4 into three categories according to the number of data sets processed by these operations: element operation, single-set operation, and double-set operation. Workload patterns are designed to combine operations to form complex processing tasks. In the test generator, we abstract three workload patterns: (1) a single-operation pattern contains one single operation; (2) a multi-operation pattern; and, (3) an iterative-operation pattern. The difference between a multioperation pattern and an iterative-operation pattern is that the former pattern contains finite number of operations, while the latter pattern only provides stopping conditions that the exact number of operations can be known at run time. A prescription includes the information needed to produce a benchmarking test, including data sets, a set of operations and workload patterns, a method to generate workload, and the evaluation metrics. Figure 4 shows the process of generating a test. At steps 1, 2, and 3, a data set, a set of abstracted operations, and a set of workload patterns are selected, respectively. A prescription is then generated at step 4. Finally, at step 5, a prescribed test for a specific system and software stack is created based on the prescription and system configuration tools. Using the test generator, the workloads in different application domains can be automatically generated. Figure 4. The benchmark test generation process 4. State-of-the-Art In this section, we review related work on big data benchmarks from the perspectives of data generation and benchmarking techniques. 4.1 Data Generation Techniques As shown in Table 1, we now review data generation techniques in existing big data benchmarks according to the 4V properties of big data. Volume. To date, most of existing benchmarks generate synthetic data as their workload inputs, where the volume of synthetic data is scalable. By contrast, some benchmarks such as Hibench and LinkBench also use fixed-size data as inputs. Hence we call these benchmarks partially scalable in terms of data volume. Velocity. Some benchmarks such as BigBench, LinkBench, and BigDataBench provide parallel strategies to support the deployment of multiple data generators. In these benchmarks, the data generation rate can be controlled. However, the equally important aspect of data velocity, the data updating frequency, is not considered in these benchmarks. Hence we call these benchmarks semi-controllable in terms of data velocity. We also called benchmarks un-controllable if both the data generation rate and updating frequency are not considered. Variety. Table 1 lists the data sources of each benchmark s tested data, including tables (structured data); text, graph, and videos (unstructured data); and web logs and resumes (semistructured data). We can observe that many current benchmarks only consider limited data types (e.g. the text data in Hibench or the table data in YCSB and TPC-DS). Although BigBench and CloudSuite benchmarks support a variety of data sources and types, they are only designed to test applications running in cloud service architecture, and DBMSs and MapReduce, respectively. Veracity. In GridMix, PigMix, YCSB, and Micro benchmark, the generation process of synthetic data is independent of the benchmarking applications. For example, in HiBench [12], the synthetic data sets are either randomly generated using the programs in the distribution or created using some statistic distributions. Data veracity is un-considered in these benchmarks. In TPC-DS, BigBench, LinkBench, and CloudSuite, the data generation tools partially consider the data veracity. For example, TPC-DS [11] implements a multi-dimensional data generator (MUDD). MUDD generates most of data using traditional synthetic distributions such as a Gaussian distribution. On the other hand, MUDD generates a small portion of crucial data sets using more realistic distributions derived from real data. In BigBench [11], table data are generated using PDGF [16], while web logs and reviews are generated on the basis of the table data. Hence the veracity of web logs and reviews rely on the table data. By contrast, in BigDataBench [19], different data models are employ to capture and preserve the important characteristics of real data of different types (e.g. table, text, and table). The synthetic data are then generated using the constructed data model, thus avoiding the loss of data veracity. In conclusion, the issues relating to keeping the 4V properties of big data have not been adequately addressed by current big data benchmarks [1; 3; 4; 6; 7; 9-13; 15; 17]. Table 1. Comparison of data generation techniques in existing big data benchmarks. Benchmark efforts Hibench [12] GridMix [4] PigMix [6] YCSB [9] Performance benchmark [15] TPC-DS [11] BigBench [11] LinkBench [17] CloudSuite [10] BigDataBench [19] Volume scalable scalable scalable 4.2 Benchmarking Techniques Velocity Variety (data sources) Texts Texts Texts Tables Tables, texts Tables Texts, web logs tables Graphs Texts, graphs, videos, tables Texts, resumes, graphs, tables Veracity Most of existing big data benchmarks aims to evaluate specific type of systems or architectures. As listed in Table 2, many benchmarks are developed to test the performance of DBMSs and

5 MapReduce, or compare the performance of both types of systems. Specifically, HiBench [12], GridMix [4] and PigMix [6] are designed to test MapReduce systems. The performance benchmark in [15] compare two parallel SQL DBMSs (i.e. DBMS-X and Vertica) with MapReduce systems. TPC-DS is TPC s latest decision support benchmark [2] designed to test the performance of DBMSs in decision support systems. Adopting from TPC-DS by adding a web log generator and a review generator, BigBench aims to test the Teradata Aster DBMS and MapReduce systems [11]. In [3], the benchmark is designed to test four SQL driven systems for managing data, including one database (Redshift), one data warehousing systems (Hive), and two engines (Spark and Impala). LinkBench tests MySQL databases that store Facebook s social graph data, and characterizes the real-world database workloads for social applications [17]. Some other benchmarks target at evaluating NoSQL databases or architectures. Yahoo! Cloud Serving Benchmark (YCSB) benchmark compares two non-relational databases (Cassandra and HBase) against one geographically distributed database (PNUTS) and a traditional relational database (MySQL) [9]. The CloudSuite benchmarks in [10; 13] are implemented to test cloud service architectures. Standard Performance Evaluation Corporation (SPEC) [7] has produced several benchmarks for evaluating workstations and has several server and client benchmarks including a Java business benchmark called SPECjBB, but specific big data benchmarks are not available. SPEC had produced web server benchmarks called SPECweb96, SPECweb99, SPECweb2005, and SPECweb2009, but they have been retired. The SPECjEnterprise 2010 and SPEC jbb benchmarks are the closest to big data/cloud benchmarks in SPEC s suites. At present, BigDataBench is the only big data benchmark that supports the evaluation of a hybrid of different big data systems. The workloads in BigDataBench cover three fundamental and widely usage scenarios (i.e. micro benchmarks, "Cloud OLTP" workloads, and relational queries workloads) and three major application domains in internet (i.e. Search Engine, Social Network, and E-commerce). From the perspective of applications users, Table 2 divides workloads in current big data benchmarks into three categories. (1) : these are sensitive to the response delay, i.e. the time interval between the arrival and departure moments of a service request. Examples of workloads belonging to this category are typical MapReduce operations such as sort and WordCount. (2) : these usually perform complex and time-consuming computations on big data. Examples of workloads for testing offline are machine learning algorithms such as k-means clustering and naive Bayes classification. (3) Real-time : application users use these in an interactive manner; that is, a variety of interactions happen between users and application. Examples of workloads for these are relational queries such as selecting, joining, and aggregation of database tables. 5. Open Challenges Considering the emergence of new big data applications and the rapid evolution of big data systems, we believe an incremental and iterative approach is necessary to conduct the investigations on big benchmarks. We now propose some challenges to be addressed to develop successful and efficient big data benchmarks. Benchmark efforts Hibench [12] GridMix [4] PigMix [6] YCSB [9] Performance benchmark [15] TPC-DS [11] BigBench [11] LinkBench [17] CloudSuite [10] BigDataBench [19] Table 2. Comparison of benchmarking techniques. Type Realtime Realtime Workloads Examples Sort, WordCount, TeraSort, PageRank, K- means, Bayes classification Nutch Indexing Sort, sampling a large dataset Software stacks and Hive 12 data queries OLTP (read, write, scan, update) Data loading, select, aggregate, join, count URL links Data loading, queries and maintenance Database operations (select, create and drop tables) K-means, classification Simple operations such as select, insert, update, and delete; and association range queries and count queries YCSB s workloads Text classification, WordCount Database operations (read, write, scan) Micro Benchmarks (sort, grep, WordCount, CFS); search engine (index, PageRank); social network (K-means, connected components (CC)); e- commerce (collaborative filtering (CF), Naive Bayes) Relational database query (select, aggregate, join) 5.1 Data-Centric Big Data Benchmarks NoSQL systems DBMS and DBMS DBMS and DBMS NoSQL systems,, GraphLab NoSQL systems, DBMS, real-time and offline systems The fundamental problem of big data benchmarks is about how to provide better measurement of systems for processing data with 4V properties, which brings the requirement for data-centric benchmarks. Fully controllable data velocity. The full control of data velocity has two meanings. First, existing big data benchmarks only consider different data generation rates. Hence different data updating frequencies and processing speeds should be reflected in future big data generators.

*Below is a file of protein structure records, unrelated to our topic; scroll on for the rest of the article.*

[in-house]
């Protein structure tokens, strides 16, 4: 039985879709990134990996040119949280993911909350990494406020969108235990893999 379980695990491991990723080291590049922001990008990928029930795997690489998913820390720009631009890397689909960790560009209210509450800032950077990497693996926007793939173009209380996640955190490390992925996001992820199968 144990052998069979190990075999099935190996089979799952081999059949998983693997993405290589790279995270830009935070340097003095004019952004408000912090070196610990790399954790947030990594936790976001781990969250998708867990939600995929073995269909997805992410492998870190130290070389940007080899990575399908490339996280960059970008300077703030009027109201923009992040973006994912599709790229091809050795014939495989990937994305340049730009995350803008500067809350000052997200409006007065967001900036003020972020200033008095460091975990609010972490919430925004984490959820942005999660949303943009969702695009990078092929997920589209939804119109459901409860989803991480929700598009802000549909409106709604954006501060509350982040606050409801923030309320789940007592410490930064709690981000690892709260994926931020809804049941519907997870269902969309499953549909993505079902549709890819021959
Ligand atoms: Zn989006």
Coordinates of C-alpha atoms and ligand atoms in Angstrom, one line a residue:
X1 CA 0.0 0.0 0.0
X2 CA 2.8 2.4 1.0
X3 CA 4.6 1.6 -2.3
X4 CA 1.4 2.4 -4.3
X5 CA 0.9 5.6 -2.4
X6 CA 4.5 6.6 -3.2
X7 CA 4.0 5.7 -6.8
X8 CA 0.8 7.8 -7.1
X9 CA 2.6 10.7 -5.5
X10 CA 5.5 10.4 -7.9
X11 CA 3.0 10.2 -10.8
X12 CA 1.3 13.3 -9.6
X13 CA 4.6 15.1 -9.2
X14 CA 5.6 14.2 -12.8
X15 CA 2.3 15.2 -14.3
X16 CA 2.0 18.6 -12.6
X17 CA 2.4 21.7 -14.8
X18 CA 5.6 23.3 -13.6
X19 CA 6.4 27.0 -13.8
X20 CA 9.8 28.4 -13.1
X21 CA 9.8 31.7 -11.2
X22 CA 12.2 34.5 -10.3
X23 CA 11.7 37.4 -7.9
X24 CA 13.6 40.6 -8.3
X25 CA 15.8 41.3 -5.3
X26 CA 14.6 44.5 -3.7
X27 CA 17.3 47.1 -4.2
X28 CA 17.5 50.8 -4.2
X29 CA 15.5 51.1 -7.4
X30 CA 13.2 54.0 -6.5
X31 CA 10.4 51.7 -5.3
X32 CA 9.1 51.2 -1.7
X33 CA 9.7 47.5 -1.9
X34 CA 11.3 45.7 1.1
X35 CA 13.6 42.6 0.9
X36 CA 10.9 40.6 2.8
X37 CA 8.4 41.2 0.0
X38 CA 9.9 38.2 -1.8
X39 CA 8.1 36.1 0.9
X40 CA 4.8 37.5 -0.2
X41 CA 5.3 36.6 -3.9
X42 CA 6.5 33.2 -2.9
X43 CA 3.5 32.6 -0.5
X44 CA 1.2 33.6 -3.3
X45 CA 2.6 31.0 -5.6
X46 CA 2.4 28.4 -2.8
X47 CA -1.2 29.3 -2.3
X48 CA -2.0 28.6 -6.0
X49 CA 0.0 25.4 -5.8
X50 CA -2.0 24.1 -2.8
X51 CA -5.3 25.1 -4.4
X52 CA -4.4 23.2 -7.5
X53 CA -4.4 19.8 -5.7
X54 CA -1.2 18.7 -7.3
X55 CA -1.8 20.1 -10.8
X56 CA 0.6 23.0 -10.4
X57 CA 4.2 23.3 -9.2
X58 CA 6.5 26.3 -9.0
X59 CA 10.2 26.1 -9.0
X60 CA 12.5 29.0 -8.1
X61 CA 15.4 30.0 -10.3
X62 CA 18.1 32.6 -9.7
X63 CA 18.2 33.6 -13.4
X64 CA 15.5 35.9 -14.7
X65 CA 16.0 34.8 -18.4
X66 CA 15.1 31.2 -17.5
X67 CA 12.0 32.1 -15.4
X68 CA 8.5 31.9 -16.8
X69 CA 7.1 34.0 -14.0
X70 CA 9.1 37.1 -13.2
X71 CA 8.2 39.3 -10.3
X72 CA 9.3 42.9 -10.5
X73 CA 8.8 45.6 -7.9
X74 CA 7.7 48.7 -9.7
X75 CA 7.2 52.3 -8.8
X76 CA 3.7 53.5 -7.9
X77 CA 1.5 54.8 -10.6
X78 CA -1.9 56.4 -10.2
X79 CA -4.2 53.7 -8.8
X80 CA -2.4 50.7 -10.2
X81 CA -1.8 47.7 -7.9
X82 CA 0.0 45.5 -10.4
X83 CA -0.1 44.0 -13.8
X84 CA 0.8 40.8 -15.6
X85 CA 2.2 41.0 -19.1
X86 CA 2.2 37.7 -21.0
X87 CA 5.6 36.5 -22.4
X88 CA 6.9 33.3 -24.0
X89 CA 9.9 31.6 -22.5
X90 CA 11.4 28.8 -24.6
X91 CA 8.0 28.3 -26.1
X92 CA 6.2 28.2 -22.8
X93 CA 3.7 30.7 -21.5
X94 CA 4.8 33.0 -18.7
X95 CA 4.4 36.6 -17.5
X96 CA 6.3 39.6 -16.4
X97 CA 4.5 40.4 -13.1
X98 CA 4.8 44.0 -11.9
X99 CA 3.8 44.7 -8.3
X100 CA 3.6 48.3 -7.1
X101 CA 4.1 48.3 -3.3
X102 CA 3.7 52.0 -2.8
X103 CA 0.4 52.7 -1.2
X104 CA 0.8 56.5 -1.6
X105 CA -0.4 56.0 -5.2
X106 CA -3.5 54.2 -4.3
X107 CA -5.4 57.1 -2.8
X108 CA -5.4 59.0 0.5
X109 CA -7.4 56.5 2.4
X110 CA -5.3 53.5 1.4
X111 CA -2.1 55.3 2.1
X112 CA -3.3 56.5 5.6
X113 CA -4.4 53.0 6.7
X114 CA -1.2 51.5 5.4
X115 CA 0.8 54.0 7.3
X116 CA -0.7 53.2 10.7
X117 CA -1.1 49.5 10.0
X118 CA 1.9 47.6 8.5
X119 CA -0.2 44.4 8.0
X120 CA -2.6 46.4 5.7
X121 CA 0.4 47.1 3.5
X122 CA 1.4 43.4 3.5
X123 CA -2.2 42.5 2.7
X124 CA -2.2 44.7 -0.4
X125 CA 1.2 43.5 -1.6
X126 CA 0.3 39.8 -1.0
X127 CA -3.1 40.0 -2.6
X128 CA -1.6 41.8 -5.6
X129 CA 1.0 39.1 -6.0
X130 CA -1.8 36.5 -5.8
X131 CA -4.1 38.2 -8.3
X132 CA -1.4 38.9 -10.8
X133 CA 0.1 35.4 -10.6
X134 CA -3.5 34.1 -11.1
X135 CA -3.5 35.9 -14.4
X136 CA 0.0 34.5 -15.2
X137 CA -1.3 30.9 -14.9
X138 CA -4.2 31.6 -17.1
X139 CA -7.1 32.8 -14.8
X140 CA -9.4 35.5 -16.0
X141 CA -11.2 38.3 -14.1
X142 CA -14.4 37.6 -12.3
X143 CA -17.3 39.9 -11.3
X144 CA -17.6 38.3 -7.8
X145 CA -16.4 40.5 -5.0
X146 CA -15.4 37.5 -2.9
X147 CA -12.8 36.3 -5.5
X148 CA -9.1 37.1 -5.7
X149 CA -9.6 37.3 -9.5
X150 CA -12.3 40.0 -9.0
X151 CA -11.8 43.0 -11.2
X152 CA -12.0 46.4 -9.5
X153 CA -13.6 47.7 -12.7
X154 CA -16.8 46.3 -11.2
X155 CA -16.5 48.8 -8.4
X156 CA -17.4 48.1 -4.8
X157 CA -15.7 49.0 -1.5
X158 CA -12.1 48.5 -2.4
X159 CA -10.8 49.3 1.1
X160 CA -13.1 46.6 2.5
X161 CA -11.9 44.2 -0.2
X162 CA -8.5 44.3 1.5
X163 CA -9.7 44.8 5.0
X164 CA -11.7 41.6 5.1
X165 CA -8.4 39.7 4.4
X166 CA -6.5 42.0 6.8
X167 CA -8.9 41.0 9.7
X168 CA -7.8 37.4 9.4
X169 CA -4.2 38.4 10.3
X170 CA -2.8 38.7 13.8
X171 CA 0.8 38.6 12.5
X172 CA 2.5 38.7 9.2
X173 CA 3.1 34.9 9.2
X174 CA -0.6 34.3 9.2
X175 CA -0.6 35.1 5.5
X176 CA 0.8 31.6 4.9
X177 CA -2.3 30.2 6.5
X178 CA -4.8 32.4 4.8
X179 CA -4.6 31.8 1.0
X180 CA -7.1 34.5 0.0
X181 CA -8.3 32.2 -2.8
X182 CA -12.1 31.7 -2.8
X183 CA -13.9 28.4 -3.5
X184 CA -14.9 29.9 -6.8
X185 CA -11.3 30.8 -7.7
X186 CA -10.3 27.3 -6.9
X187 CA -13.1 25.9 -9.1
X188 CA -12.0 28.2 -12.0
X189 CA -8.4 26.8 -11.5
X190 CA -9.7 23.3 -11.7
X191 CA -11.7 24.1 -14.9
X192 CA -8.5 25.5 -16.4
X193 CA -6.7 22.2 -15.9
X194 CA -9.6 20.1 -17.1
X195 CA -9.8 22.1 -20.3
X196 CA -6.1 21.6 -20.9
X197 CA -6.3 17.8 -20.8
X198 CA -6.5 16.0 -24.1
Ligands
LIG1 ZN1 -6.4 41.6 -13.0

6 Secondly, current data velocity is implemented using parallel strategies; that is, data velocity can be controlled by deploying different numbers of parallel data generators. In contrast, we note that data velocity can be controlled in another way: adjusting the efficiency of the data generation algorithms themselves to control data velocity. For example, a graph data generator can be adjusted to consume more memory resources, thus increasing its data generation speed. Metrics to evaluate data veracity. As discussed in Section 3.2, applying data models to capture and preserve important characteristics of real data is an efficient way to keep data veracity in synthetic data generation. However, how to measure the conformity of the generated synthetic data to the raw data is still an open question; that is, metrics need to be developed to evaluate data veracity. Two types of evaluation metrics can be developed: (1) metrics to compare the raw data and the constructed data models; (2) metrics to compare the raw data and the synthetic data. This problem is compounded when considering different data sources and data types. For example, to compare a real text data set and a synthetic data, we first need to derive the topic and word distributions from these data sets. Next, statistical metrics such as Kullback Leibler divergence can be applied to compare the similarity between two distributions. Furthermore, when considering table, graph or even stream data, some other metrics should be developed. 5.2 Domain-Centric Big Data Benchmarks The fast development of big data systems has lead to a number of successful application domains such as scientific, social network, and streaming process. Each of these application domain is the focus of one or multiple big data platform efforts. Domain-centric benchmarks, therefore, are needed to promote the progress of these big data platforms. Enriching workloads of big data benchmarks. At present, there are three major problems that restrict the wide application of current big data benchmarks. First, there are still many important big data systems such as multimedia systems and applications such as large-scale deep learning algorithms not being considered. Second, in an application domain, a representative workload should reflect both typical data processing operations and the arrival patterns of these operations (i.e. the arriving rate and sequence of operations). We believe profiling history logs of real applications is a good way to obtain the representative arrival patterns. Finally, the truly hybrid workload, i.e. the workload consists of the mix of various data processing operations and their arriving rates and sequences, has not been adequately supported. That is, to the best of our knowledge, none of exiting big data benchmarks is ready to declare itself to be a truly representative and comprehensive big data benchmark until its workloads are significantly enriched to solve the above problems. Supporting heterogeneous hardware platforms. With the fast development of technology, the emerged hardware platforms and systems significantly change the way about how to process data and show a promising prospect to improve processing efficiency. For example, the heterogeneous platforms of Xeon+General-purpose computing on graphics processing units (GPGPU) and Xeon+Many Integrated Core (MIC) can significantly improve the processing speed of HPC applications. However, to date, both platforms are only limited to the HPC area; that is, the diversity of big data applications are not fully considered in these platforms. For such an issue, big data benchmarks should be developed to evaluate and compare different workloads in state-of-the-practice heterogeneous platforms. The evaluation result is expected to show: (1) whether any platform can consistently win in terms of both performance and energy efficiency for all big data applications, and (2) for each class of big data applications, we hope to find some specific platform that can realize better performance and energy efficiency for them. To support the evaluation of an application, current big data benchmarks should be extended to provide a uniform interface to enable this application running in different platforms. In order to perform apples-to-apples comparisons, this application should be running in the same software stack. A reusable environment to automate test generation. Section 3.3 proposes a framework to abstract operations and workload patterns from typical data processing behaviors, thus enabling automatic generation of tests with comprehensive workloads for big data systems. We note that these operations and patterns are easy to derive in some application domains. For example, in the application domain of basic database operations, there are some obvious operations such as real, write, select, and delete, and the patterns used to combine these operations are simple. However, in some application domains such as social network, there are a large number of data processing operations such as k-means clustering and collaborative filtering, and the relationships between these operations are complex. All these facts mean abstracting a comprehensive set of operations and behaviors is difficult. Moreover, in practice, generating benchmarking tests from operations and patterns may be beyond the capabilities of the average system owner. Hence going mainstream with this framework requires the development of an environment that provides abstracted operations and workload patterns for different application domains, as well as offers a repository of reusable prescriptions to simplify the generation of prescribed tests running on state-of-the-art software stacks. 6. Conclusion With the rapid development of information technology, big data systems have emerged to manage and process data with high volume, velocity, and variety. These new systems have given rise to various new requirements about how to develop a new generation of big data benchmarks. In this paper, we summarize the lessons we have learned and propose key challenges in developing big data benchmarks from two aspects: (1) how to develop data generators capable of preserving the 4V properties of big data in data generation; (2) how to automatically generate benchmarking tests to cover a diversity of typical application scenarios while supporting different system implementations and software stacks. We then introduce the methodology on big data benchmark aiming to address the proposed challenges. Next, we discuss existing benchmarking techniques and propose some future research directions. The work presented in this paper represents our effort towards building a truly representative and comprehensive big data benchmark suite and we encourage more investigations and developments in big data benchmarking tools. References [1] Sort Benchmark []. Available: ( ). [2] TPC Transaction Processing Performance Council []. Available: ( ). [3] Big data benchmark by amplab of uc Berkeley []. Available: https://amplab.cs.berkeley.edu/benchmark/. ( ).